Nurses are the backbone of any hospital and yet, we have a significant nursing crisis at the UVM Medical Center. There are more than 170 vacancies for nurses and other health care professionals represented by the nurses' union. Meanwhile, the hospital employs hundreds of expensive "travel nurses" over the course of the year just to keep the hospital running. The reason the Medical Center has trouble attracting and retaining nurses is not complicated; according to research done by the nurses' union, Vermont ranks 47th in the nation in terms of nurse wages adjusted for the cost of living. The best way to avoid a disruptive strike that nobody wants is to pay nurses fair and competitive wages.
The UVM Medical Center must pay competitive wages for the vitally important work nurses do. If nurses don't earn enough to live in dignity and raise a family here in Vermont, we will continue to lose them to other states that pay better. I find it hard to believe that the hospital has enough money to pay nearly $11 million to 15 administrators - including more than $2 million to its CEO - but doesn't have enough money to pay nurses the same wages as nurses earn just across the lake in Plattsburgh, where the cost of living is much lower.
Transforming Our Energy System
More than 300 Vermonters joined me at my Energy Resource Fair and Town Meeting in Randolph Center in May. Our job is to think big. If we are serious about addressing the global challenge of climate change, it is going to take millions of people coming together and demanding bold policies to transform our energy system. It is going to take people organizing at the grassroots level and taking action in their communities. And it is going to take people adopting these technologies themselves, in their homes and businesses.
AmeriCorps in Vermont
AmeriCorps members have an enormous impact on the lives of Vermonters through the excellent programs they support, including serving at-risk youth, promoting affordable housing, protecting the environment and more. I am pleased that Vermont will receive $3 million in federal funds to help a new group of AmeriCorps members continue their important work. Five Vermont projects are receiving grants from the latest round of federal AmeriCorps funding.
Preparing Our Students for a Changing Economy
It is critically important that our youth understand what kind of education or training they need for the jobs that are available in our changing economy. I have held several town meetings with our students in Vermont in recent months to make sure they are aware of the job training opportunities that exist. We need to involve young people in these discussions so they can make informed decisions about their futures.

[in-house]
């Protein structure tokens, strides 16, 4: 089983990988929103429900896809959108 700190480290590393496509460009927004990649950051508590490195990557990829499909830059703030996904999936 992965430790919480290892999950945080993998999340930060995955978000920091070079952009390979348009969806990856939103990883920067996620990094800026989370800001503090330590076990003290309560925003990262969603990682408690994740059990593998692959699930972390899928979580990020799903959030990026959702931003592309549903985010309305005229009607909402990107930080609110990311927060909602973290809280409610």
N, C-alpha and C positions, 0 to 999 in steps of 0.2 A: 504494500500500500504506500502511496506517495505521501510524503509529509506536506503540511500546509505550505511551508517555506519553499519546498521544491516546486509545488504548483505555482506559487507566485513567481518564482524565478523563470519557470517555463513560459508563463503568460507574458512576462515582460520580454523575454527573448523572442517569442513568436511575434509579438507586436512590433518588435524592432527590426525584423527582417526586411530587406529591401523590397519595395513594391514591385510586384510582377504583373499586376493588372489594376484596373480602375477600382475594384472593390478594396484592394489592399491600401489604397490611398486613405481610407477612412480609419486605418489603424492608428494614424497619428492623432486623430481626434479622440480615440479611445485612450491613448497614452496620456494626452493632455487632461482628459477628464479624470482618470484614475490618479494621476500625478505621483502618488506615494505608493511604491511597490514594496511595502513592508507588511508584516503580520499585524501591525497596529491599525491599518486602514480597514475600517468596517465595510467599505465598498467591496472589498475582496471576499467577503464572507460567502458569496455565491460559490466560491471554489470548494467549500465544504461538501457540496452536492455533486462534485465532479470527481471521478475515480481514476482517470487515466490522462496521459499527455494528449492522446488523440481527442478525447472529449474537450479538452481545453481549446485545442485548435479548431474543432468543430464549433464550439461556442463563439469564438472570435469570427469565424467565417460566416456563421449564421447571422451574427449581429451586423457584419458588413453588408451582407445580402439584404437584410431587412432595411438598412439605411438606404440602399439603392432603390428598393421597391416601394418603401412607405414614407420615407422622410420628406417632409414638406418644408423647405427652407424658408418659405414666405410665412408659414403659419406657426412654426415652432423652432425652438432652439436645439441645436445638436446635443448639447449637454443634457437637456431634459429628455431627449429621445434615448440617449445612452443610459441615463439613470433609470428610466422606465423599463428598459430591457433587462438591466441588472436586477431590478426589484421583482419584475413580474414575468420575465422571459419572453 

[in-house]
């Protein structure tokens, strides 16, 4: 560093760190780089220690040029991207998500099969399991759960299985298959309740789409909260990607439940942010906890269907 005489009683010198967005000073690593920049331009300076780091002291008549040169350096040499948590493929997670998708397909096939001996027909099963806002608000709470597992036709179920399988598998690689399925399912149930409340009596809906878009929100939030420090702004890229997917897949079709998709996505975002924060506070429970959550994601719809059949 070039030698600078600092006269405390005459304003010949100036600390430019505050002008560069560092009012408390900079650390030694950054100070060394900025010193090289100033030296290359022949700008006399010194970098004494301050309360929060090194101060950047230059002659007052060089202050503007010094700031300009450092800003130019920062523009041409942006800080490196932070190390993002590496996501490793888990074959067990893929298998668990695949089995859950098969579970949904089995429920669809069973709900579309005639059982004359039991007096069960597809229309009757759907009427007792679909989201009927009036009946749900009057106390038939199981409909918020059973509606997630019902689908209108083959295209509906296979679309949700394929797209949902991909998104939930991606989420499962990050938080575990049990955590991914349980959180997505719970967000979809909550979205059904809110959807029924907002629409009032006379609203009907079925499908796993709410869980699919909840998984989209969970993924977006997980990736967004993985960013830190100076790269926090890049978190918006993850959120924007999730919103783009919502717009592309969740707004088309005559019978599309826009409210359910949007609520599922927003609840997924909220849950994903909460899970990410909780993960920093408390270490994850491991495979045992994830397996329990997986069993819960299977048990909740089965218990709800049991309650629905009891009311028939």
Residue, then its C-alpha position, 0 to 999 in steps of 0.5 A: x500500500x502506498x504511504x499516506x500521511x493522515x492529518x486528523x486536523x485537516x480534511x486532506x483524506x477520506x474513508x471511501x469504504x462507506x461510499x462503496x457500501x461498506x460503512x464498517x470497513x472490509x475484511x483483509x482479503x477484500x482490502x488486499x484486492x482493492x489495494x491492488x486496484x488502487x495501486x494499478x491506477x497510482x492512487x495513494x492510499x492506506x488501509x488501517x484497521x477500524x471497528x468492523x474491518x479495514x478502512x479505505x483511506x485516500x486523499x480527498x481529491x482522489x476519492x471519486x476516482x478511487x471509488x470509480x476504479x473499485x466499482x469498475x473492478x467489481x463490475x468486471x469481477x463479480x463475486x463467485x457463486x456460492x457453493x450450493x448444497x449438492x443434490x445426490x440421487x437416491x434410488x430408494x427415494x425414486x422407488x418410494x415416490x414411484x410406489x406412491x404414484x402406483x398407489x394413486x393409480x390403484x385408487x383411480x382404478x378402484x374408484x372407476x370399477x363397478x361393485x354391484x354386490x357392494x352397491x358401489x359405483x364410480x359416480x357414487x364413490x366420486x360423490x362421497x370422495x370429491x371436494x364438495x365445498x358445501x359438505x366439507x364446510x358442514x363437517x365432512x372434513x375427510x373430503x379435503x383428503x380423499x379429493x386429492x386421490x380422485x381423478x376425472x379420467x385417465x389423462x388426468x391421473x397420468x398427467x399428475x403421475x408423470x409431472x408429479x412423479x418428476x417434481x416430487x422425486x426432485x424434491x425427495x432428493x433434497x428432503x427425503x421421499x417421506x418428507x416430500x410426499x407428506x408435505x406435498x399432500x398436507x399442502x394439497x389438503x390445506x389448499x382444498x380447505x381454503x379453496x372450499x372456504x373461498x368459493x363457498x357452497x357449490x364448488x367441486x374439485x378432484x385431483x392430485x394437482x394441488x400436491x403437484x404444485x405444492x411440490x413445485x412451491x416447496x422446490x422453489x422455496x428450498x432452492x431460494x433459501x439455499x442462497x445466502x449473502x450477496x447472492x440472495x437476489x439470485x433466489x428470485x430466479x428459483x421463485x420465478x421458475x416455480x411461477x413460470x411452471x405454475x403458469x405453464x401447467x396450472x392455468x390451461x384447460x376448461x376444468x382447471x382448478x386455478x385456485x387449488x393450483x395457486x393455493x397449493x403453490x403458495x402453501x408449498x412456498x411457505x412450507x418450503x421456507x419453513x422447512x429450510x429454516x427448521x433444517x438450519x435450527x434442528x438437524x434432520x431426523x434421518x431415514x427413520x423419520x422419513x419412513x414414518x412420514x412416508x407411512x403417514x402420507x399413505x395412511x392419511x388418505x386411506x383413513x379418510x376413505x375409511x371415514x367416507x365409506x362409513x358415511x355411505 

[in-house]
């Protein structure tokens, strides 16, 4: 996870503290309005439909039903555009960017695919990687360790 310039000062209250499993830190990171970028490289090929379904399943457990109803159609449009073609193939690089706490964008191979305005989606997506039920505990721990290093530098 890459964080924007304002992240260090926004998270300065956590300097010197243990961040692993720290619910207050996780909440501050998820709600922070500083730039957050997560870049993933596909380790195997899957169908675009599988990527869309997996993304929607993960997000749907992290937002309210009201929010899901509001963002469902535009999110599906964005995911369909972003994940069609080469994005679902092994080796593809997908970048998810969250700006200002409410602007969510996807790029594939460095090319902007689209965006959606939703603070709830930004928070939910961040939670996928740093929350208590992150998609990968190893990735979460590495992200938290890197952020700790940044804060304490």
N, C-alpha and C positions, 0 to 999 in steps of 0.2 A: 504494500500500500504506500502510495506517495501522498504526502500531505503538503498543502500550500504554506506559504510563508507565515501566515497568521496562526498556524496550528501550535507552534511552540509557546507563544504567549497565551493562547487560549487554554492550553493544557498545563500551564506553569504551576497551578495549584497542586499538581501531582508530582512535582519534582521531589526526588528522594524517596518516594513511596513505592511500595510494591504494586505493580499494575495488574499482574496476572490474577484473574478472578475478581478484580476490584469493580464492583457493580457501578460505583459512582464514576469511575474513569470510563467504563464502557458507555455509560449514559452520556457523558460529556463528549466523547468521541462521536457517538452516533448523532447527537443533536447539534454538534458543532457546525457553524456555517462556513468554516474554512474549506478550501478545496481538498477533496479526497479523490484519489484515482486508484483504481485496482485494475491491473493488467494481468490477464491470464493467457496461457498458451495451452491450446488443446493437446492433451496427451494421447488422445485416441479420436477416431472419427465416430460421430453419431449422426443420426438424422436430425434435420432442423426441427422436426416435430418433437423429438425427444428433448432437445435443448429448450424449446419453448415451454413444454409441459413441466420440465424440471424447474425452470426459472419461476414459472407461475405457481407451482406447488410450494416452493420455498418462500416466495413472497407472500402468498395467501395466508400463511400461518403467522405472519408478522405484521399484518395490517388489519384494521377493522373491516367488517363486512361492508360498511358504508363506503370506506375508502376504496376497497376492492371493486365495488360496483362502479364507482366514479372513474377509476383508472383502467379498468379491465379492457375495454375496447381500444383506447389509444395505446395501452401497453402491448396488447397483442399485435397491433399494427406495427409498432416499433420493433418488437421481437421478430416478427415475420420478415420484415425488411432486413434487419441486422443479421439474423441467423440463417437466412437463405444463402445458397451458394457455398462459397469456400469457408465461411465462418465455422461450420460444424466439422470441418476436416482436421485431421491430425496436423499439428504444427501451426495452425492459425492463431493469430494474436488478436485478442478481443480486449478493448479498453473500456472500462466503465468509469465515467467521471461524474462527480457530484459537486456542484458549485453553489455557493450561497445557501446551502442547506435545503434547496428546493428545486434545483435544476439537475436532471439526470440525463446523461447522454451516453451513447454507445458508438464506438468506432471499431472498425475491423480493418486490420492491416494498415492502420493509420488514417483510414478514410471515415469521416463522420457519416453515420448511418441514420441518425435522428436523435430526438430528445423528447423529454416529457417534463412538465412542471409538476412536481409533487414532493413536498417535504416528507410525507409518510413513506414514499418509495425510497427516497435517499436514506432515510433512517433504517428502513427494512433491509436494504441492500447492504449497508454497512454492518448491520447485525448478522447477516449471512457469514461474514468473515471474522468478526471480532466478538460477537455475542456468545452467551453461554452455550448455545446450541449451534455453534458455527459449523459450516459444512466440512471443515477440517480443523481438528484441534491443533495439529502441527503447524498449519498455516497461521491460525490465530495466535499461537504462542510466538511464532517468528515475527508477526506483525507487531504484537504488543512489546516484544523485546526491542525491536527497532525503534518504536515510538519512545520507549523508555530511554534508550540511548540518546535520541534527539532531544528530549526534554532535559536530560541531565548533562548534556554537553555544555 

Fighting For Our Veterans
I held a veterans town meeting in Norwich in mid-May because now, more than ever, veterans deserve to know what’s going on in Washington. I also want to make sure all veterans and their families know what services and benefits they are entitled to. As a longtime member and former chair of the Senate Veterans’ Affairs Committee, I am honored to be able to work on behalf of Vermont’s 45,000 veterans and their families who have done so much in service to our country.
Options After High School
In late April, I spoke with students from Spaulding High School, Central Vermont Career Center and Randolph Technical Career Center about job options after high school. It is critically important that our youth understand what kind of education or training they need for the jobs that are available in our changing economy. I was joined by three growing Vermont companies that not only have job openings, but also provide some type of job training assistance. We need to involve young people in discussions like this so they can make informed decisions about their futures.
Speaking With Vermont Seniors
More than 450 Vermonters joined me at three town meetings in mid-April in Montpelier, Newport and St. Albans to talk about issues facing older Vermonters. What I heard was that Vermont seniors are concerned about efforts in Washington to undermine Social Security, Medicare, Medicaid and the VA health care system. They are concerned about the high cost of prescription drugs and dental care. They are concerned that their kids and grandkids can’t go to college without being saddled with unsustainable debt. At a time when the gap between the very rich and everyone else is growing wider and wider, we should expand programs that help support seniors, not cut them. I will do everything I can to protect the programs that help seniors stay healthy and secure and to ensure every American can retire with dignity and respect.
Meals on Wheels
In celebration of March for Meals month, many members of my staff joined Meals on Wheels volunteers across the state to deliver nutritious meals to older Vermonters. Last year alone, Meals on Wheels served more than 1 million meals in Vermont, helping thousands of older Vermonters to stay healthy and live independently in their own homes. Thank you to all the Vermonters who work hard each day to make the Meals on Wheels program possible.
‘Vermont Day’ at the Kennedy Institute for the U.S. Senate